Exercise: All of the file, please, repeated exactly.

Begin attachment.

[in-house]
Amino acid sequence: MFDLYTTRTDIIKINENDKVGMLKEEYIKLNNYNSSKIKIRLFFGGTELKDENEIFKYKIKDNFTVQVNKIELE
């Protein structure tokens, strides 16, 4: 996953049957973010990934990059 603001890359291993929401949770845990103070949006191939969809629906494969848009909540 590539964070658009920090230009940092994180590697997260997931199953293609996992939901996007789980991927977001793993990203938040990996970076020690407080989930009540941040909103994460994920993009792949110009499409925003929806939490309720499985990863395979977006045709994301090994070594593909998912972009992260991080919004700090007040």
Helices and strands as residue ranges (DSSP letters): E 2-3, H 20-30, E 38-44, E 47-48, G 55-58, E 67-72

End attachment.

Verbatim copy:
[in-house]
Amino acid sequence: MFDLYTTRTDIIKINENDKVGMLKEEYIKLNNYNSSKIKIRLFFGGTELKDENEIFKYKIKDNFTVQVNKIELE
């Protein structure tokens, strides 16, 4: 996953049957973010990934990059 603001890359291993929401949770845990103070949006191939969809629906494969848009909540 590539964070658009920090230009940092994180590697997260997931199953293609996992939901996007789980991927977001793993990203938040990996970076020690407080989930009540941040909103994460994920993009792949110009499409925003929806939490309720499985990863395979977006045709994301090994070594593909998912972009992260991080919004700090007040």
Helices and strands as residue ranges (DSSP letters): E 2-3, H 20-30, E 38-44, E 47-48, G 55-58, E 67-72